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Petroleum Experts

Integrated Production Modelling


An Introduction to PROSPER,
MBAL & GAP
November 2007

Training Course Notes

Copyright Notice
The copyright in this manual and the associated computer program are the property of Petroleum Experts
Ltd. All rights reserved. Both, this manual and the computer program have been provided pursuant to a
Licence Agreement containing restriction of use.
No part of this manual may be reproduced, transmitted, transcribed, stored in a retrieval system, or
translated into any language, in any form or by any means, electronic, mechanical, magnetic, optical or
otherwise, or disclose to third parties without prior written consent from Petroleum Experts Ltd., Spectrum
House, 2 Powderhall Road, Edinburgh, EH7 4GB, Scotland, UK.
Petroleum Experts Ltd. All rights reserved.
IPM Suite, GAP, PROSPER, MBAL, PVTP, REVEAL, RESOLVE, IFM and OpenServer are trademarks of
Petroleum Experts Ltd.
Microsoft (Windows), Windows (NT), Windows (2000) and Windows (XP) are registered trademarks of the
Microsoft Corporation
The software described in this manual is furnished under a licence agreement. The software may be used
or copied only in accordance with the terms of the agreement. It is against the law to copy the software on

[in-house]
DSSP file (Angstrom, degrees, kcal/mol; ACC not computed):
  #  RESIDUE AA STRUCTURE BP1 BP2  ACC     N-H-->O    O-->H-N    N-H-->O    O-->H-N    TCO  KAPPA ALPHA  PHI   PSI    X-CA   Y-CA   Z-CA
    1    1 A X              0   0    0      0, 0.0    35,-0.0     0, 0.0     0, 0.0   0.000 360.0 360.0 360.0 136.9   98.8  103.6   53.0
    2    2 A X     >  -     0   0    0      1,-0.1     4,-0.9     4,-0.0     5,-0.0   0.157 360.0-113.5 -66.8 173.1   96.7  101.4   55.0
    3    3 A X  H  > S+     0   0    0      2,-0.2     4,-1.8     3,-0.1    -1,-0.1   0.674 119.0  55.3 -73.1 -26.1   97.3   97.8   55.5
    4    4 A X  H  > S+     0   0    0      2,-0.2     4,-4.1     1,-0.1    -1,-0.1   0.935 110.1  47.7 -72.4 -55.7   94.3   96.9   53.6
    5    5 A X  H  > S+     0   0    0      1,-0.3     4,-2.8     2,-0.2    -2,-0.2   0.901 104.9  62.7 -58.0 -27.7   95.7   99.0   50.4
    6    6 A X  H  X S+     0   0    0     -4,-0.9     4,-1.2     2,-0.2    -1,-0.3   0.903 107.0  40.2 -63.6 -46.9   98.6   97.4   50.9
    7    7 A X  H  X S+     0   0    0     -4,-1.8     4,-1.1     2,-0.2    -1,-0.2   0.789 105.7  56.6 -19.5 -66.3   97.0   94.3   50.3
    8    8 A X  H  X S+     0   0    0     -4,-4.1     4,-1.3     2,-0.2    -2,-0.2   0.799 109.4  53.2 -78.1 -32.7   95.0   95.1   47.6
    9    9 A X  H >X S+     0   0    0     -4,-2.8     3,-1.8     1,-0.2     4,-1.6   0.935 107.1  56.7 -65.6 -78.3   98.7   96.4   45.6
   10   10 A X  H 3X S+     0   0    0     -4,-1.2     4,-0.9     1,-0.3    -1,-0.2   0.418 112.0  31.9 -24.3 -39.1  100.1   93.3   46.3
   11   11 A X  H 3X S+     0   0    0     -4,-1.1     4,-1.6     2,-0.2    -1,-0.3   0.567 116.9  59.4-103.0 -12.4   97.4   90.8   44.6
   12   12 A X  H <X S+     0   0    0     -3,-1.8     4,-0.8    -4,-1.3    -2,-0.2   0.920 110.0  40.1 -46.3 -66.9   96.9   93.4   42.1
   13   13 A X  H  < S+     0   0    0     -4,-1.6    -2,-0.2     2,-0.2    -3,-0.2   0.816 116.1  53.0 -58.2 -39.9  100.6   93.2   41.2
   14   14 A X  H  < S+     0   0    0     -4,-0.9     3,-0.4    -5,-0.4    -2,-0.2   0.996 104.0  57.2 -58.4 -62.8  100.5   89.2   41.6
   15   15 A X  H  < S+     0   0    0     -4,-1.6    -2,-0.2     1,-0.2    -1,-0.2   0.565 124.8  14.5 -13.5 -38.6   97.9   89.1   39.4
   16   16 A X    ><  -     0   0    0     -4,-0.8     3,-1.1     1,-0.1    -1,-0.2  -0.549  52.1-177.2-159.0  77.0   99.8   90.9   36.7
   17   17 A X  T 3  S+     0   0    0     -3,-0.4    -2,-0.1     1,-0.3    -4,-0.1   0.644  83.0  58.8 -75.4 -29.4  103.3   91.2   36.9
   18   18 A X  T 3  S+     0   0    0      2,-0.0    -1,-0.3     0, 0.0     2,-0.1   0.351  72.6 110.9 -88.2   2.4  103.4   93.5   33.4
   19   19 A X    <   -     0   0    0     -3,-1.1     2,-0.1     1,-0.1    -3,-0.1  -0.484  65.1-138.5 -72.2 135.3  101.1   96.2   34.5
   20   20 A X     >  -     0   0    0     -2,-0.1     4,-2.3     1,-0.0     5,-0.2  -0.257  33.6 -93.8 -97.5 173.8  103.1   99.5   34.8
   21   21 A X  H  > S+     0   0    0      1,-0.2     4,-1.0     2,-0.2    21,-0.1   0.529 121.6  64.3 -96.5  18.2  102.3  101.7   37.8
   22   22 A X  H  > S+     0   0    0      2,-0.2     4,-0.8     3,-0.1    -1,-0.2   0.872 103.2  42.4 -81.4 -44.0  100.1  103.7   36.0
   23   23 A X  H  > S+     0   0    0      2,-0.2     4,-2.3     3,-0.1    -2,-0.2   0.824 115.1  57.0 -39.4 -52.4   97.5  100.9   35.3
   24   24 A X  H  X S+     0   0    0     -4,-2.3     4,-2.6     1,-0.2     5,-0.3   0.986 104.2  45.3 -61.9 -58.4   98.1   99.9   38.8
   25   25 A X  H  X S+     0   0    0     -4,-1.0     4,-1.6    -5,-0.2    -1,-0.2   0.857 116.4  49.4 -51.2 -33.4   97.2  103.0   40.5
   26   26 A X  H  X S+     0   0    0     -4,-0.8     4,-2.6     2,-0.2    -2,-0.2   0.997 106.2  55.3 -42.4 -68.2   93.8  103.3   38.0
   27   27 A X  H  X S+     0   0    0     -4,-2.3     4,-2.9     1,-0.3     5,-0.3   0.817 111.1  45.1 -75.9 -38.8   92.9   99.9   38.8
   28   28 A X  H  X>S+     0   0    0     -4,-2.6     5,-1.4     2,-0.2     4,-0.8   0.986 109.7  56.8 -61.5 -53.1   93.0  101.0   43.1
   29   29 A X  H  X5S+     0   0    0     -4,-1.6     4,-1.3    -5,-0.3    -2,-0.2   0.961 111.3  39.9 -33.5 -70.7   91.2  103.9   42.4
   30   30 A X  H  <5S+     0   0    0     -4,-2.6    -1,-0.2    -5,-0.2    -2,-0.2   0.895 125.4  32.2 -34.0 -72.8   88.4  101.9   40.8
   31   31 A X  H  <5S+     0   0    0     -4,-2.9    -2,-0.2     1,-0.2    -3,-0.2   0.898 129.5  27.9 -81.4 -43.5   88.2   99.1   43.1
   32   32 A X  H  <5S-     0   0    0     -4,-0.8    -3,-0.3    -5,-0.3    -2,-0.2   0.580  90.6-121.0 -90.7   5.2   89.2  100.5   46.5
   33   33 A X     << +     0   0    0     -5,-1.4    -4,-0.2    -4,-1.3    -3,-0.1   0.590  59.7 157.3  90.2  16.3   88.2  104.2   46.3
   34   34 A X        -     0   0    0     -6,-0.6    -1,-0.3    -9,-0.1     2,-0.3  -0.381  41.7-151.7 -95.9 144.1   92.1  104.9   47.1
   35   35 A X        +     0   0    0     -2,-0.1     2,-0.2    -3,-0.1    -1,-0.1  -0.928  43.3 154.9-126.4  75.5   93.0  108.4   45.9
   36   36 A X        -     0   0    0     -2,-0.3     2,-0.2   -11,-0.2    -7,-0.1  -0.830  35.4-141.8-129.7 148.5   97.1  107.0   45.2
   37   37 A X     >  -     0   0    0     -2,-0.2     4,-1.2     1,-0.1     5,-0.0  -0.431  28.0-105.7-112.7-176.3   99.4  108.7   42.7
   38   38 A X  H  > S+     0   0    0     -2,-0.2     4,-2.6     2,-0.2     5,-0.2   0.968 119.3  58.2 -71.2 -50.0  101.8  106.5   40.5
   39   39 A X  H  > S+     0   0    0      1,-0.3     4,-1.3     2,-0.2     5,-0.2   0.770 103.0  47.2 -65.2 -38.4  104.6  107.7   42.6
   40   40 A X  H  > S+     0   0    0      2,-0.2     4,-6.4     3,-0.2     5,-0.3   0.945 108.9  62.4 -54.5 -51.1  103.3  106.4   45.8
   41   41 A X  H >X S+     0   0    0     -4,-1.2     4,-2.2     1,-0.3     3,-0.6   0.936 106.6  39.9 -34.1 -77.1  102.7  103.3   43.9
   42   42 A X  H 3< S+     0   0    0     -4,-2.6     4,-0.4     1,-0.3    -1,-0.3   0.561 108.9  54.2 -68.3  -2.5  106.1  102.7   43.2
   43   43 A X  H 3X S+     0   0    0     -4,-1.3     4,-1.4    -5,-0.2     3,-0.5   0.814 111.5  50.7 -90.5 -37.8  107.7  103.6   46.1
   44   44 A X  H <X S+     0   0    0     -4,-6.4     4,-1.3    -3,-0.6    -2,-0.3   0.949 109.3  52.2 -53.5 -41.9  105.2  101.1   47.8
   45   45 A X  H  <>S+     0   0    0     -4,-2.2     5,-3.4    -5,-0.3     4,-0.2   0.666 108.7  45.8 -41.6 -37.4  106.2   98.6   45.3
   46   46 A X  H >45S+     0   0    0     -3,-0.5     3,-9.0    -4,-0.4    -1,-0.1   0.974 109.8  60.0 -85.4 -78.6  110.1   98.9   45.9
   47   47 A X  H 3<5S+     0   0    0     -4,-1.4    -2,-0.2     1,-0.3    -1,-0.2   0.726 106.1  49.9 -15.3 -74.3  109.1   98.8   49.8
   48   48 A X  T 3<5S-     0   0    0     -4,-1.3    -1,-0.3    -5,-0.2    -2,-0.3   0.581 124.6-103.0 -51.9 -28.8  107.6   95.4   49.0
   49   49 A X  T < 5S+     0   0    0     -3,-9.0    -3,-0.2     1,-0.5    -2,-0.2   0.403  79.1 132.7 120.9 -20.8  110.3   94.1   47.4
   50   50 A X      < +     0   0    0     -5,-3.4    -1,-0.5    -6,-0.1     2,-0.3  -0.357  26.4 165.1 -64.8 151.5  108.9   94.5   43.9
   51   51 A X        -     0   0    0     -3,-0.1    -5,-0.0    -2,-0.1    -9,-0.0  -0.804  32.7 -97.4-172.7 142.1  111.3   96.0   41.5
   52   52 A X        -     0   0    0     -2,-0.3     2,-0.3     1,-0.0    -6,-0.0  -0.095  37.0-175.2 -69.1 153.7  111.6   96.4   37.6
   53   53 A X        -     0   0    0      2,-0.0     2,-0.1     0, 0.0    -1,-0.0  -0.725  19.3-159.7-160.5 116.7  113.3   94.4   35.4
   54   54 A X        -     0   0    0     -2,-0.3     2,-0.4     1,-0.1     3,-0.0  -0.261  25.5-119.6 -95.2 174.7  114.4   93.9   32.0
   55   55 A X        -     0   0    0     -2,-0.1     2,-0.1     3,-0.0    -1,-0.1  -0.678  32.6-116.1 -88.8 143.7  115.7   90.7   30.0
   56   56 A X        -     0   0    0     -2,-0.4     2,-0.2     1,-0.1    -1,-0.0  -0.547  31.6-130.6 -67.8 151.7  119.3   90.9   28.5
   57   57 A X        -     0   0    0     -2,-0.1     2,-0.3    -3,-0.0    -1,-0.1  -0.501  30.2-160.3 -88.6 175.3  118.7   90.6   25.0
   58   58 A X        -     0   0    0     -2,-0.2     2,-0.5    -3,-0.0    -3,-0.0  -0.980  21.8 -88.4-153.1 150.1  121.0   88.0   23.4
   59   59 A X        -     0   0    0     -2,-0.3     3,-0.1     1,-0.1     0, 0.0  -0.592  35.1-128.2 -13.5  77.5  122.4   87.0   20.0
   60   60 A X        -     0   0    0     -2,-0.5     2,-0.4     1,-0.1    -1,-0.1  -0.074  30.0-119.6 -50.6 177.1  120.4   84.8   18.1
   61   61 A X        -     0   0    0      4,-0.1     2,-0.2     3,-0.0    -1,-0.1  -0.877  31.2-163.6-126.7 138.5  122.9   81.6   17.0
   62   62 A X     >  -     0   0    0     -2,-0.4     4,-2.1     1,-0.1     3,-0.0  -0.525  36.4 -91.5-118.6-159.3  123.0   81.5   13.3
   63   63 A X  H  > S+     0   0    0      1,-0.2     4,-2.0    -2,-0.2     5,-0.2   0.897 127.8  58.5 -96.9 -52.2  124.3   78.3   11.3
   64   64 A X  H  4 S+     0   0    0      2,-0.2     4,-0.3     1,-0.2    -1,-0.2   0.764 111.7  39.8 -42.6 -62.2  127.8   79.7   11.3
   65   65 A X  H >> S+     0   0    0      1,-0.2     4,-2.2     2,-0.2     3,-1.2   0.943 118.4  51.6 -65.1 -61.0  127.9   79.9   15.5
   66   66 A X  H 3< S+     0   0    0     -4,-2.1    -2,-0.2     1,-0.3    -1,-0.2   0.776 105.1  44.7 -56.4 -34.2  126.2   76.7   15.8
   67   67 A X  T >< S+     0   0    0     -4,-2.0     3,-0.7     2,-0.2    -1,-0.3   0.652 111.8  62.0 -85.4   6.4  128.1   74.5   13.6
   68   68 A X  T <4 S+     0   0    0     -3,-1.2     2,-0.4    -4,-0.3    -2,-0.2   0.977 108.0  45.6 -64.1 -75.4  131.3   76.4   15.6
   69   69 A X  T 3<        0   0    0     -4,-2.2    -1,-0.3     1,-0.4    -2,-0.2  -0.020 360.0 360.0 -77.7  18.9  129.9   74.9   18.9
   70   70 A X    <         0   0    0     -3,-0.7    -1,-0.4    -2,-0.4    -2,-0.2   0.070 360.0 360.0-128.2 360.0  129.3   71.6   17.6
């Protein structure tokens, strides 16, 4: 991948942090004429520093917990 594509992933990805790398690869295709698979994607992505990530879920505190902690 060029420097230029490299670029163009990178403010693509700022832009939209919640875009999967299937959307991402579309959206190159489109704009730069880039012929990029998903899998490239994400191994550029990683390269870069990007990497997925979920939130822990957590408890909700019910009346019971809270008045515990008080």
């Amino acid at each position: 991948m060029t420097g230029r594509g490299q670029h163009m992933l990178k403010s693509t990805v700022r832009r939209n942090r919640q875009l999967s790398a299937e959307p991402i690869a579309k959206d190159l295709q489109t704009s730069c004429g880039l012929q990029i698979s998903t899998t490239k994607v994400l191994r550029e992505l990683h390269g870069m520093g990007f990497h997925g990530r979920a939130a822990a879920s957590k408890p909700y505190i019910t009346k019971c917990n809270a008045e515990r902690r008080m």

any medium except as specifically allowed in the license agreement. No part of this documentation may be
reproduced or transmitted in any form or by any means, electronic or mechanical, including photocopying,
recording, or information storage and retrieval systems for any purpose other than the purchaser's personal
use, unless express written consent has been given by Petroleum Experts Limited.

Address:
Petroleum Experts Limited
Petex House
10 Logie Mill
Edinburgh, Scotland
EH7 4HG
Tel : (44 131) 474 7030
Fax : (44 131) 474 7031
email: edinburgh@petex.com
Internet: www.petex.com

2007 Petroleum Experts Ltd.

Contents

Table of Contents
0

Chapter 1

IPM Course - Introduction

1 Objectives

................................................................................................................................... 1